NHL Lockout: Would a Crosby-Led World Tour Draw International Interest?

Steve SilvermanFeatured ColumnistNovember 2, 2012

NEW YORK, NY - SEPTEMBER 13:  (L-R) Corey Perry of the Anaheim Ducks and Sidney Crosby of the Pittsburgh Penguins arrive for the NHLPA press conference at Marriott Marquis Times Square on September 13, 2012 in New York City.  (Photo by Bruce Bennett/Getty Images)
Bruce Bennett/Getty Images

As the tedious lockout continues, many players have gone overseas and are participating in European leagues.

Some of the leagues, like the Russian Kontinental Hockey League (KHL), offer a very high level of play. Some of the other European leagues are not as quality-oriented.

However, as players wait for negotiations between the league and the NHLPA to resume in earnest, not all players are going to sign contracts to play temporarily in some of the overseas leagues.

Many players don't want to move—even temporarily—to a country beside the United States or Canada to resume their careers.

But that doesn't mean they won't go to Europe so they can play hockey on a barnstorming tour against other locked-out NHL players.

That's one of the options mentioned by Sidney Crosby's agent Pat Brisson, who organized a tour in 2004 when players were locked out (source: SportingNews.com).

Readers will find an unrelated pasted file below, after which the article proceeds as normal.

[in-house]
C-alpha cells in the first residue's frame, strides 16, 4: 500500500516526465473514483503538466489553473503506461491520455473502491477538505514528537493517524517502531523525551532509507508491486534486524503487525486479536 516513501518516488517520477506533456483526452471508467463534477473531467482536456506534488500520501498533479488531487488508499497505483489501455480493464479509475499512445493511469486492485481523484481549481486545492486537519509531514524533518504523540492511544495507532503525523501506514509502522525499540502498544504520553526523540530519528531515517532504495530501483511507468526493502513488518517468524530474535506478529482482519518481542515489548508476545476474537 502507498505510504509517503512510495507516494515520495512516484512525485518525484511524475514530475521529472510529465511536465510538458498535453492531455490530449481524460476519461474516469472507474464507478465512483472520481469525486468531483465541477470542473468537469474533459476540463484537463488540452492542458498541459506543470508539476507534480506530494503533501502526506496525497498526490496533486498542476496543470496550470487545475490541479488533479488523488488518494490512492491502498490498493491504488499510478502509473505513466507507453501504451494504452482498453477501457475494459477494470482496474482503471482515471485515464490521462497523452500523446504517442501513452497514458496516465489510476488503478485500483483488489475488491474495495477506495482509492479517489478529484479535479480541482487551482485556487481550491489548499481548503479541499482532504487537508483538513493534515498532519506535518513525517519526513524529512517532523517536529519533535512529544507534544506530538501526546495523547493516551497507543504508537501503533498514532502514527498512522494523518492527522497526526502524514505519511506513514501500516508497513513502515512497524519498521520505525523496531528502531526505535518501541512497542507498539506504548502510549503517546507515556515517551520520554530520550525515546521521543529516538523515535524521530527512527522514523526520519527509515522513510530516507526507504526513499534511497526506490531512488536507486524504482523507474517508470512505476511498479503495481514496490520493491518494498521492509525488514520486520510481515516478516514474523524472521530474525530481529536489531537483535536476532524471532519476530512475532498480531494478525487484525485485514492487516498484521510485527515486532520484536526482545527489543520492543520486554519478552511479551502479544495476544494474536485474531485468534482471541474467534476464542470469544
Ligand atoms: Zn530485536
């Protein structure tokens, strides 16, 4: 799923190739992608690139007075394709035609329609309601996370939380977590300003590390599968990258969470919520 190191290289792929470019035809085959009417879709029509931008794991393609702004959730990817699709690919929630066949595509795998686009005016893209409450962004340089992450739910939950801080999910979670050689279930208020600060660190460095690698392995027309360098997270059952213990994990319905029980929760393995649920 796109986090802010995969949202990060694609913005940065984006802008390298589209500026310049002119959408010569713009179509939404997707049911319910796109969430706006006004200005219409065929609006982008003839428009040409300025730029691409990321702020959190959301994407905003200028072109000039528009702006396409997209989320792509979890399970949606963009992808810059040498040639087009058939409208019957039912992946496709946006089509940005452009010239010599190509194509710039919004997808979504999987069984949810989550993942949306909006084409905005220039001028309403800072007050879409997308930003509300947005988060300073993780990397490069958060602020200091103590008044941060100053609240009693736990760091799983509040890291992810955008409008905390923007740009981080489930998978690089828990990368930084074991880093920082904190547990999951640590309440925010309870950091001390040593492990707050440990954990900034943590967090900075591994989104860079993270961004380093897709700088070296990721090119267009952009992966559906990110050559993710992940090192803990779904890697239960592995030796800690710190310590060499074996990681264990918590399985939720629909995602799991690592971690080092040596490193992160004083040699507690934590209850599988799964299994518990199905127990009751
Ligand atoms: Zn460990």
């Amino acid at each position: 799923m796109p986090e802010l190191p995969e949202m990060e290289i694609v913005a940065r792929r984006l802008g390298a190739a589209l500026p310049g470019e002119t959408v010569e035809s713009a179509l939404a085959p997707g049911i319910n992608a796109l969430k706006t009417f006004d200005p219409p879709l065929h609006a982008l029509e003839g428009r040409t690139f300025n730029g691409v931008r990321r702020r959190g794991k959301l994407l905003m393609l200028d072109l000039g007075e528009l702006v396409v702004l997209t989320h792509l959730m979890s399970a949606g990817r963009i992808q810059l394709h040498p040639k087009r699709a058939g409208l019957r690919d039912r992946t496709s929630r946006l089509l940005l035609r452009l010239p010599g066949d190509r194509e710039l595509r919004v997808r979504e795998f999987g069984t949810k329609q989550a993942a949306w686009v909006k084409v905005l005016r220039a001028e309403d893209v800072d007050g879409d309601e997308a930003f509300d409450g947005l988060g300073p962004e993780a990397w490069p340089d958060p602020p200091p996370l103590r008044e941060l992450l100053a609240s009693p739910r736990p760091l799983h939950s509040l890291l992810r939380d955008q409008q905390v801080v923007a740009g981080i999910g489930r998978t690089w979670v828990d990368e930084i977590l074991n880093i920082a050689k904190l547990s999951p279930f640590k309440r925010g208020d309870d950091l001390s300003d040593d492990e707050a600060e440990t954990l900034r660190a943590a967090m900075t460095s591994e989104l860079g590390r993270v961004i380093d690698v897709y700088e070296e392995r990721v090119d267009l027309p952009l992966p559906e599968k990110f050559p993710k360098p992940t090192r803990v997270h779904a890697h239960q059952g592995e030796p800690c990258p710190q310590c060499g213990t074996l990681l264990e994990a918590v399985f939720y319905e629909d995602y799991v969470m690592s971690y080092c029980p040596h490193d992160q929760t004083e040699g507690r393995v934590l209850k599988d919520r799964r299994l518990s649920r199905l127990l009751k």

This would give players a chance to show off their skills, perhaps makes some cash and send a message to the NHL owners who are locking the players out. That message being that the players are the game, not the owners.

Brisson organized a tour in which players competed in 10 games over a two-week period. “We had a plane (for the tour) for 17 days. (Now) the cost of the plane and the cost of the insurance may be more,” Brisson told the Sporting News.com. “But the revenues may be higher.”

That kind of tour might be more popular this time around because it would presumably include Crosby, Brisson's top client. Crosby has not yet signed a contract with any of the European leagues, but that option is still open to him.

However, the impact of a European tour by NHL players would not prove much to Gary Bettman and the owners. While it would demonstrate that the players could organize on their own and put on a temporary show, it's not significant enough to offer players anything that would offset their NHL salaries.

However, the fact that NHL players can compete in European leagues while they are being locked out should have an impact on owners.

They won't admit it, but the 133 NHL players (as of Nov. 1) playing for European teams has to cause some concern. The NFL and the NBA went through labor unrest last year and neither of those leagues' players had the same kind of temporary playing options that NHL players have this year.

That could have an impact on the NHL's ability to impose its demands on the NHLPA.